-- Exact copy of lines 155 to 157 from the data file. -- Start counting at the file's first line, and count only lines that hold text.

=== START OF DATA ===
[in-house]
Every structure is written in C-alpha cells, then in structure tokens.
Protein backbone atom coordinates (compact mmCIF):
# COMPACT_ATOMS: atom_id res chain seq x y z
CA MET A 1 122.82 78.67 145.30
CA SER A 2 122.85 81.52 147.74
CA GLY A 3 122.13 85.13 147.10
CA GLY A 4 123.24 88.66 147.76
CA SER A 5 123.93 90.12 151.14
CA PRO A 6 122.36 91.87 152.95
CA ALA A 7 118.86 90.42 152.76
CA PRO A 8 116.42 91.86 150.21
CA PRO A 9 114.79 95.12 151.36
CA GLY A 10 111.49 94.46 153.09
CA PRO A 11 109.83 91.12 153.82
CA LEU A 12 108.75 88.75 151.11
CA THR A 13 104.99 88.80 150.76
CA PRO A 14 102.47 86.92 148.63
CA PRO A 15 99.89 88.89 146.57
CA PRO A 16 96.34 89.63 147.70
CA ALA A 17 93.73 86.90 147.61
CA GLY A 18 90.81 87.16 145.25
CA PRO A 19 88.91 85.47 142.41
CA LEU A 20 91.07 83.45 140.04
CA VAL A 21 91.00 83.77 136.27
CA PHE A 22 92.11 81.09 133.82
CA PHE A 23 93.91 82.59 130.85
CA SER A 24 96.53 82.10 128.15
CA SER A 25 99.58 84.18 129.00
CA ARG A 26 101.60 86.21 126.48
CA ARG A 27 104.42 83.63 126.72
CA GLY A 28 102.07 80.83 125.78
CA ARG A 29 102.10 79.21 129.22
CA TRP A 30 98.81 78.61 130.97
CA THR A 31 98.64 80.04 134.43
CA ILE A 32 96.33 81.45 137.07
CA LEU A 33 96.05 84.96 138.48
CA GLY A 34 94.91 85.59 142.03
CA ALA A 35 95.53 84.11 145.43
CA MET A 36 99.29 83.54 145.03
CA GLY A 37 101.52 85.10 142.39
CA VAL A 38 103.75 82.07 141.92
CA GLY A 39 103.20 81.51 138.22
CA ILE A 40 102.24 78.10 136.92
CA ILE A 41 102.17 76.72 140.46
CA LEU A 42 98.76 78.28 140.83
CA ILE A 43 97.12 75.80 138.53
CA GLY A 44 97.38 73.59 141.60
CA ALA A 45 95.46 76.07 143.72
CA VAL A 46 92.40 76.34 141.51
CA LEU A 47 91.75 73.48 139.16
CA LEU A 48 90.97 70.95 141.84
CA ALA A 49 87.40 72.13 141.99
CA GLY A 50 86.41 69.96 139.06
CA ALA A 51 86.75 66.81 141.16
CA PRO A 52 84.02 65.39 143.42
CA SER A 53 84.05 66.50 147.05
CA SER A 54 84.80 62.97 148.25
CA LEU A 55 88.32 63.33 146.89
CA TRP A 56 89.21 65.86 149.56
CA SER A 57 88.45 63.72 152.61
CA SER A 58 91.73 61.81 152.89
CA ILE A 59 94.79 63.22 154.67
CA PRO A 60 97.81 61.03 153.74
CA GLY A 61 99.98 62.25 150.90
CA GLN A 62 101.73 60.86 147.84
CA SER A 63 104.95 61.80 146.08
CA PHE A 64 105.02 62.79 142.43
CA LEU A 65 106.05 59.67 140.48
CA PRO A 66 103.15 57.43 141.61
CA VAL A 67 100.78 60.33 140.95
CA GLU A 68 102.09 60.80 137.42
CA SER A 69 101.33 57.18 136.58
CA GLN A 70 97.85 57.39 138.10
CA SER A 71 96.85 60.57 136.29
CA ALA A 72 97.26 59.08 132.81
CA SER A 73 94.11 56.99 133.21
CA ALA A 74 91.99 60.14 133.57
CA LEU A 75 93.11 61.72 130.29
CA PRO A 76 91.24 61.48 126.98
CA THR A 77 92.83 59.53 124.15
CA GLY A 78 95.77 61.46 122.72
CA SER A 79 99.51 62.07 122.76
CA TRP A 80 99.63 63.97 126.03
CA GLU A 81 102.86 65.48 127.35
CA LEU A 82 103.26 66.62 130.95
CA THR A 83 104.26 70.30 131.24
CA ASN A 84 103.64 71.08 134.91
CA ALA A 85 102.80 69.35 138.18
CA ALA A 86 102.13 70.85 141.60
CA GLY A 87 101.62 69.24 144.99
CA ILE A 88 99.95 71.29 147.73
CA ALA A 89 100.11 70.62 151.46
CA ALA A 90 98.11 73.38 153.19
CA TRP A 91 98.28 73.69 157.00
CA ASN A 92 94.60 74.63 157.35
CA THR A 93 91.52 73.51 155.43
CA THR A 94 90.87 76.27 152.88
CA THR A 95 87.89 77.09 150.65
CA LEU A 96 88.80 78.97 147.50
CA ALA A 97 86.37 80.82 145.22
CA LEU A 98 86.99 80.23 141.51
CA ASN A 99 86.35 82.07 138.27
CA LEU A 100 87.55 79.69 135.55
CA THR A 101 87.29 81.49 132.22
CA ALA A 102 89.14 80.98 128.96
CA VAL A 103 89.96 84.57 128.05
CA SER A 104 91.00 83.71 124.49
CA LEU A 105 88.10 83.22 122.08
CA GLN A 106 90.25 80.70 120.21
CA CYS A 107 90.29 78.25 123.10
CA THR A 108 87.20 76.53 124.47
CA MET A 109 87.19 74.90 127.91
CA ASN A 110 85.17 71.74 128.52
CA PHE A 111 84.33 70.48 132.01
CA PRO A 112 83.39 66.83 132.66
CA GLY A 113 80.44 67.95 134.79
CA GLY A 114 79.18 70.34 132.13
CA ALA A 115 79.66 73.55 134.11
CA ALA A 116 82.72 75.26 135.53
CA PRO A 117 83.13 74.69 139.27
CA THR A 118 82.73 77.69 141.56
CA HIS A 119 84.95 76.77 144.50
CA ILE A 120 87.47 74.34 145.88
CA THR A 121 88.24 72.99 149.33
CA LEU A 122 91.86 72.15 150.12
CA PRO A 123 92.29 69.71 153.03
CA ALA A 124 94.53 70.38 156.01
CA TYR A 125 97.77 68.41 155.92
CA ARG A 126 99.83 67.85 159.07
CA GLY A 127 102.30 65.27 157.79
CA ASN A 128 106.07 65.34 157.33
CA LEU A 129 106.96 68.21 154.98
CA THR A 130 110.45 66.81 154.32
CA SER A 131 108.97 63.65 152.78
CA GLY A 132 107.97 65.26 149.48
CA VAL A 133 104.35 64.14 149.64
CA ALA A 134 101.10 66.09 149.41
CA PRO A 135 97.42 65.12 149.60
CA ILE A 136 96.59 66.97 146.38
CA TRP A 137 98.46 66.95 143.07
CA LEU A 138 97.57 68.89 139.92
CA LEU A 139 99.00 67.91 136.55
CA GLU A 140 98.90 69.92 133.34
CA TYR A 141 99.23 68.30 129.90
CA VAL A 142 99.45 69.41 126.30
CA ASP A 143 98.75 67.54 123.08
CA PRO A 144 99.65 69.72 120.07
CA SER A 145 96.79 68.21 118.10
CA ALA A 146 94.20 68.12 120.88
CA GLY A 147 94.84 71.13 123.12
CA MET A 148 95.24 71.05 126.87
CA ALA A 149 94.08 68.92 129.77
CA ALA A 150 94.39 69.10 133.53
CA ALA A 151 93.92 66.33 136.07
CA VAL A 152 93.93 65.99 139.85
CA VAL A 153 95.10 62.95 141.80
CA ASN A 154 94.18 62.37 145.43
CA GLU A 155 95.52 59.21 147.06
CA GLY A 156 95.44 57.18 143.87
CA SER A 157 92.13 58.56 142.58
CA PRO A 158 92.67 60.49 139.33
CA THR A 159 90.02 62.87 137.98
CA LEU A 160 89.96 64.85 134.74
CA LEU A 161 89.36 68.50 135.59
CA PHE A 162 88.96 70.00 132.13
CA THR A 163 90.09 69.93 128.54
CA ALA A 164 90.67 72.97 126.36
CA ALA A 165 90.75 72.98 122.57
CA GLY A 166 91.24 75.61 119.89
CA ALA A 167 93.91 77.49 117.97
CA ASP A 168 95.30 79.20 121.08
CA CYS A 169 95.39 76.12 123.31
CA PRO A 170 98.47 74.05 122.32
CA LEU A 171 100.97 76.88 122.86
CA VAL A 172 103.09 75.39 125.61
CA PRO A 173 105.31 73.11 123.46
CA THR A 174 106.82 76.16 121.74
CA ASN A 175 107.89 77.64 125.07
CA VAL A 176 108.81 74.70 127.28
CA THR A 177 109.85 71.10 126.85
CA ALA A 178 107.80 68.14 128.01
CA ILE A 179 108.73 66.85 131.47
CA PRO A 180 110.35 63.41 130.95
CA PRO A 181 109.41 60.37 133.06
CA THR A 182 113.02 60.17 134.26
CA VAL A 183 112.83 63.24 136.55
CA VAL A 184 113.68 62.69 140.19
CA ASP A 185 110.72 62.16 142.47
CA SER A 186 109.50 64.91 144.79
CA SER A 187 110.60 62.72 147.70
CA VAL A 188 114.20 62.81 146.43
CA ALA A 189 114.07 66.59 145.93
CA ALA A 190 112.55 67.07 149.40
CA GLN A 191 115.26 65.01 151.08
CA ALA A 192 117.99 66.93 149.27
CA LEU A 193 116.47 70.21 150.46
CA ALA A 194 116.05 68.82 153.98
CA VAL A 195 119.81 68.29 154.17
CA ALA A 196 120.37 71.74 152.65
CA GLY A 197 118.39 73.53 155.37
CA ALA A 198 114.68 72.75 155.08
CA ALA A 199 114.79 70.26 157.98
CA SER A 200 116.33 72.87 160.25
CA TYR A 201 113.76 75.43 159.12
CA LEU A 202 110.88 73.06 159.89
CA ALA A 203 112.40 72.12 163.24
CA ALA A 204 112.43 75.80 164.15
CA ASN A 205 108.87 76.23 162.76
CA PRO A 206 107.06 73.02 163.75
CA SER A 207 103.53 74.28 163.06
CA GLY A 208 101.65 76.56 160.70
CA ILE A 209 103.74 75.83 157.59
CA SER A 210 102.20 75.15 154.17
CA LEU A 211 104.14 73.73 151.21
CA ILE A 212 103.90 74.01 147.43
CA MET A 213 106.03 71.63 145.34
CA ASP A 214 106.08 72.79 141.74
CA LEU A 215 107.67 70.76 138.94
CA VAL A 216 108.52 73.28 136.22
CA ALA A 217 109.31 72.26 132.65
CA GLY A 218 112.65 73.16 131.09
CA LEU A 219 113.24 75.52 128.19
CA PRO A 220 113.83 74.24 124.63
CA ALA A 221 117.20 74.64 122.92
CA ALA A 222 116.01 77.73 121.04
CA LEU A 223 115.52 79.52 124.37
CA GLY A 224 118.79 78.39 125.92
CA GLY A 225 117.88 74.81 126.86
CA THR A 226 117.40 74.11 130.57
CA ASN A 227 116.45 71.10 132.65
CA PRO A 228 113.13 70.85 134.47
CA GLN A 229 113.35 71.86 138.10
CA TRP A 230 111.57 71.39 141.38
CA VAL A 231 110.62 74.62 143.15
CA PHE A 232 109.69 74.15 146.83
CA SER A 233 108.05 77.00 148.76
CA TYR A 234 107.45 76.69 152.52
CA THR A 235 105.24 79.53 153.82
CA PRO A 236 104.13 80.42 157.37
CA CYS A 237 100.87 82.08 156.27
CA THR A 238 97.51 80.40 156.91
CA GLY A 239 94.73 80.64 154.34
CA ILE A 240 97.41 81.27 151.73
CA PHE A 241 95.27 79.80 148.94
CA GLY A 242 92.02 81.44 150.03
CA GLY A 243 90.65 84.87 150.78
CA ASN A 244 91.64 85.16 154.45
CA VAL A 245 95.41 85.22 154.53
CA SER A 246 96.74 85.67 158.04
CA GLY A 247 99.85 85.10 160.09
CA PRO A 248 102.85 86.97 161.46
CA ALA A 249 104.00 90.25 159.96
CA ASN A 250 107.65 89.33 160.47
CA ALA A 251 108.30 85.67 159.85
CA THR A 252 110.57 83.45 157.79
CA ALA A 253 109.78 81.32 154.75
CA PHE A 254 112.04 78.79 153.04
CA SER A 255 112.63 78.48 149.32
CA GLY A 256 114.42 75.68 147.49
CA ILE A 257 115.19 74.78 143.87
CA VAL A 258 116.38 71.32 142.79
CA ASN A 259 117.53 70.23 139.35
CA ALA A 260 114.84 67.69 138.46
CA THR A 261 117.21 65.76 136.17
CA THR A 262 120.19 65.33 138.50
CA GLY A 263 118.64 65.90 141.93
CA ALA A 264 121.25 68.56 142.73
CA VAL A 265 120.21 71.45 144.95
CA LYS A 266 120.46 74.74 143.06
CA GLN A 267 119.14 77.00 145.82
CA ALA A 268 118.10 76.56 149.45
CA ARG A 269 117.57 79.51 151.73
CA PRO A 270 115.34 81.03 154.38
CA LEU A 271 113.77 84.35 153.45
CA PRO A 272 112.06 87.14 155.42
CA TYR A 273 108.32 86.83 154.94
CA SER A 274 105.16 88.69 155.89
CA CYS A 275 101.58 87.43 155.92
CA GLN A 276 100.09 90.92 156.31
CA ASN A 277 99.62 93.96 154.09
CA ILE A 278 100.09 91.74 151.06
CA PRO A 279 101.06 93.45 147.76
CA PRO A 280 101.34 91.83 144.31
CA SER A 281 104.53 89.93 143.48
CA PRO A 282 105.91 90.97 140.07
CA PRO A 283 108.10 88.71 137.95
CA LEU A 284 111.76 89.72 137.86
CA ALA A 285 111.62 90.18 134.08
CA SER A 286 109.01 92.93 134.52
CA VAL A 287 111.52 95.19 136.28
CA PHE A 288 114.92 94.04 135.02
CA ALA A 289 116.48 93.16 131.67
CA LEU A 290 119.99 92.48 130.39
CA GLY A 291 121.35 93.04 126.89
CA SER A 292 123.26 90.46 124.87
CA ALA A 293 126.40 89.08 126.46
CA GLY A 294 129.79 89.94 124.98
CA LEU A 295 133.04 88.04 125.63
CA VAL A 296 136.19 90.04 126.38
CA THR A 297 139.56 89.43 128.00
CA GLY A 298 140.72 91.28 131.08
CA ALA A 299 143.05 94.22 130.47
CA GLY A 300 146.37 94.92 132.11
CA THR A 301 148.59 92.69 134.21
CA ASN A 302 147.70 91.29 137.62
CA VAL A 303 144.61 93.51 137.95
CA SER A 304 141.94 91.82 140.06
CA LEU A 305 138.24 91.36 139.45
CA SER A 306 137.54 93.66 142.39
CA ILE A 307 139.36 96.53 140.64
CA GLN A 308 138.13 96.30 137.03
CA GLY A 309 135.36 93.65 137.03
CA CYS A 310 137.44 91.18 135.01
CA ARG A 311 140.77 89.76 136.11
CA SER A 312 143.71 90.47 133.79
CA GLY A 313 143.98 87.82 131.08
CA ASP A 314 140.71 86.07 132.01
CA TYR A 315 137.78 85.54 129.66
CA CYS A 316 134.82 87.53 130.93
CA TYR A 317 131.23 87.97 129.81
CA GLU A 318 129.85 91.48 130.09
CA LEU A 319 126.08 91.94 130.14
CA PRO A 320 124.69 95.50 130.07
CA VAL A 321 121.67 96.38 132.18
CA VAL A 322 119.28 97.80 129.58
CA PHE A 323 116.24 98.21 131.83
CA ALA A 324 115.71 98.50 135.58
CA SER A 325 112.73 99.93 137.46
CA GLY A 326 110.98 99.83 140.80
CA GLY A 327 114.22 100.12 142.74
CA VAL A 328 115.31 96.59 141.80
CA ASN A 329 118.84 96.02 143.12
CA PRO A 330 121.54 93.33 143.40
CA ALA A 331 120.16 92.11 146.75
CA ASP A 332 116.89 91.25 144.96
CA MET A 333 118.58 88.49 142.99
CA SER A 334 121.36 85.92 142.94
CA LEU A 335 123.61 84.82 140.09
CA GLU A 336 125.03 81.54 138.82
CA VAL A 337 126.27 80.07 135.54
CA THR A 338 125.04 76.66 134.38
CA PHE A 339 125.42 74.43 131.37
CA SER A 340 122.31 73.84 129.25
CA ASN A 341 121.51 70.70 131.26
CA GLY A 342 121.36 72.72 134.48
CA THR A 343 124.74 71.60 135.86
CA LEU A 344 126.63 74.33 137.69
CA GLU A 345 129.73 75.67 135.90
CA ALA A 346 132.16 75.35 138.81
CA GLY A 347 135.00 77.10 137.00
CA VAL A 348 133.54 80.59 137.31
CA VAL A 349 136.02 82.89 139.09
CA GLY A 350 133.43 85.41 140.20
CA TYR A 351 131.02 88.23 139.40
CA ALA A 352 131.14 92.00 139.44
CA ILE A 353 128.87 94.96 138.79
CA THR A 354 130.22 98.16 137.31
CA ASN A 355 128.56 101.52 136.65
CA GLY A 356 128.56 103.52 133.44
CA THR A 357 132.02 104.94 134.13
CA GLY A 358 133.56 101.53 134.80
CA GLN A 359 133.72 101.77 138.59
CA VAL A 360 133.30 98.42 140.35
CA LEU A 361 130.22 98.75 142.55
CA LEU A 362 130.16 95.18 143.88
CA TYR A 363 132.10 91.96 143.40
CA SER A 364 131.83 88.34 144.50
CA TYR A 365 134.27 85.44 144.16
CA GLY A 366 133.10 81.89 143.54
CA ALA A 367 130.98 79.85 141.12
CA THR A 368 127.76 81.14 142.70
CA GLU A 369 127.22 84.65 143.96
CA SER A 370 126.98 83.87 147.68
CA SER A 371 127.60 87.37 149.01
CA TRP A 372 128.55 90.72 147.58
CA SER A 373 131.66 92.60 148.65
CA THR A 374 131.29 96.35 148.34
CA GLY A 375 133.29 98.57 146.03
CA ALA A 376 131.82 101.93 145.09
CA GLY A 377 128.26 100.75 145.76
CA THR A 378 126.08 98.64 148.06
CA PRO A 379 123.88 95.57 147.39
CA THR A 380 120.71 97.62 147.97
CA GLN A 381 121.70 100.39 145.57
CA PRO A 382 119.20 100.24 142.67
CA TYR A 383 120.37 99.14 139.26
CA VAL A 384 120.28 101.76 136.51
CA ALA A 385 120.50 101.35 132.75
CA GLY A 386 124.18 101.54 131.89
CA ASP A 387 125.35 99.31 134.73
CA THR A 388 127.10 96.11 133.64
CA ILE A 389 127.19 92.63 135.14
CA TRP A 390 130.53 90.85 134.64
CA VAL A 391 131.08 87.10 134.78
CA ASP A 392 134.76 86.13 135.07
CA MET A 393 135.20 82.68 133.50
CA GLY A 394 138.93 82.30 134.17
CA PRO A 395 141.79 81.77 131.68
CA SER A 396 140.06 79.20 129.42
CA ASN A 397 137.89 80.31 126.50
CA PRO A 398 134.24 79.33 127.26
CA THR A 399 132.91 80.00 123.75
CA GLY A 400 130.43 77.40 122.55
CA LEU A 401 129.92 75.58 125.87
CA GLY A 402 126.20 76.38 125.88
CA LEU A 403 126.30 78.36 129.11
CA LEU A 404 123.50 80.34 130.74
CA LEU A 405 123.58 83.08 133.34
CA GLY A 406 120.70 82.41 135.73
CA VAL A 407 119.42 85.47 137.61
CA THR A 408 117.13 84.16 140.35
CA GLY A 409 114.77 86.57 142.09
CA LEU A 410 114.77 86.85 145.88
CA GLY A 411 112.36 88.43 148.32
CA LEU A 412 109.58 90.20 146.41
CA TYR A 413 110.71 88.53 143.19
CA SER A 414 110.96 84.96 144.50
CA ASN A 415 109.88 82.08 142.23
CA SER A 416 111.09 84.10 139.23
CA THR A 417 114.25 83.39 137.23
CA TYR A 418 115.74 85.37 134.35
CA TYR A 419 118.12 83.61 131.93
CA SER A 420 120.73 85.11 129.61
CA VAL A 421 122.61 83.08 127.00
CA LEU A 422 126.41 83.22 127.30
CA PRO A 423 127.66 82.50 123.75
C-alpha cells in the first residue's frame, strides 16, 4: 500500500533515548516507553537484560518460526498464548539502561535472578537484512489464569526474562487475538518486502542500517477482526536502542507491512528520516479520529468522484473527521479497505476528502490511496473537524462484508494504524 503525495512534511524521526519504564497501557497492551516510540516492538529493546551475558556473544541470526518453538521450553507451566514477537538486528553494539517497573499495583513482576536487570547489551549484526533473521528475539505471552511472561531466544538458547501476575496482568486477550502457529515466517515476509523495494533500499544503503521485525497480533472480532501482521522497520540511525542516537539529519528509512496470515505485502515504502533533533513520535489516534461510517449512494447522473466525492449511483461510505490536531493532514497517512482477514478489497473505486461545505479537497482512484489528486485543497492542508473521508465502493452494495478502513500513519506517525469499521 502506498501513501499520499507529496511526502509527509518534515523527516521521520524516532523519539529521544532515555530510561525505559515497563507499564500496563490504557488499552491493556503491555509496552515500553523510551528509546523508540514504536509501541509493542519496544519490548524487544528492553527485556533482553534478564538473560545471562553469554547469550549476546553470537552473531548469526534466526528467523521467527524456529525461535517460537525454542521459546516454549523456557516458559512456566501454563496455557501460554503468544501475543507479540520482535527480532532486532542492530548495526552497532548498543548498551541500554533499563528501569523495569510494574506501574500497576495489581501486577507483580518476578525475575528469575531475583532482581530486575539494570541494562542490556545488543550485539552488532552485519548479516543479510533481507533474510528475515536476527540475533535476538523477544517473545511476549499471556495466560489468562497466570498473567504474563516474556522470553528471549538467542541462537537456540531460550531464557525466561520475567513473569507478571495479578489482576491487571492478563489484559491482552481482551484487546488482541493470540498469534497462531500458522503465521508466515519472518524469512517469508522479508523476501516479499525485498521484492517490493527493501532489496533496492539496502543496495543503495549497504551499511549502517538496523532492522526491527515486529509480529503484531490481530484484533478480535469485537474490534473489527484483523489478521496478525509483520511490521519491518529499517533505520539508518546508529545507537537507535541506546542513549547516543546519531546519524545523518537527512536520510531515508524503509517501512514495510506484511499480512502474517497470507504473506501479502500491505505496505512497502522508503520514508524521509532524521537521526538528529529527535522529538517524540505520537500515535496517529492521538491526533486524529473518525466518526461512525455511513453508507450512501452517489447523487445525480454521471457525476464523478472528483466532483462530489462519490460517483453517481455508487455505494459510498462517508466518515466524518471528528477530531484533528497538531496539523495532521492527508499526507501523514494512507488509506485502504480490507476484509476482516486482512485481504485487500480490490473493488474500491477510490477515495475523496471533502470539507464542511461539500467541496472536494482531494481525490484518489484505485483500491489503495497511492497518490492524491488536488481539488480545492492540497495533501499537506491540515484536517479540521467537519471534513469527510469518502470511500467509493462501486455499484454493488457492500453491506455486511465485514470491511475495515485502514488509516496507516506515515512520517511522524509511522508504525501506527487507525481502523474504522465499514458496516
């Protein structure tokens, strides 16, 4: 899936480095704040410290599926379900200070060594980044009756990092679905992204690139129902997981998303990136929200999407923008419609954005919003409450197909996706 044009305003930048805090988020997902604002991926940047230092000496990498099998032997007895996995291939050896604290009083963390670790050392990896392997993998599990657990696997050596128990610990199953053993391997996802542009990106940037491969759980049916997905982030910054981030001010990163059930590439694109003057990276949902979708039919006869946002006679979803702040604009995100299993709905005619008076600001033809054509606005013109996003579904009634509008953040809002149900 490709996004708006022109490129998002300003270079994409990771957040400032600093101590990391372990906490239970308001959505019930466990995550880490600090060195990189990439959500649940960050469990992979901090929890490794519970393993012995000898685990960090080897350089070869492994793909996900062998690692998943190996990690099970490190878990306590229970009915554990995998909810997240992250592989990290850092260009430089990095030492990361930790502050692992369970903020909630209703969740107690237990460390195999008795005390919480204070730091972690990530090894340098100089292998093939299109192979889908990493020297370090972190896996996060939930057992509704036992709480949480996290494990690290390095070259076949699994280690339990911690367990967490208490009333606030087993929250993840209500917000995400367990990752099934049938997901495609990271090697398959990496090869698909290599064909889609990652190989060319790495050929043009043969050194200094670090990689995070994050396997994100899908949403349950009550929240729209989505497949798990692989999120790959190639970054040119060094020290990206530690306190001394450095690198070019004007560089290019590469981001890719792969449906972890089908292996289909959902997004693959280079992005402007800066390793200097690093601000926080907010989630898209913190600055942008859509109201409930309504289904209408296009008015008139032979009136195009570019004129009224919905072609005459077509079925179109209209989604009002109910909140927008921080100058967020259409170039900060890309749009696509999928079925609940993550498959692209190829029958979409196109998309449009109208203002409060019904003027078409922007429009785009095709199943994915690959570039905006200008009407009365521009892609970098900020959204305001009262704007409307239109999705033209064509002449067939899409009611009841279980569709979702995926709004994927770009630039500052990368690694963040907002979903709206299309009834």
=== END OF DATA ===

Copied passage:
CA ALA A 151 93.92 66.33 136.07
CA VAL A 152 93.93 65.99 139.85
CA VAL A 153 95.10 62.95 141.80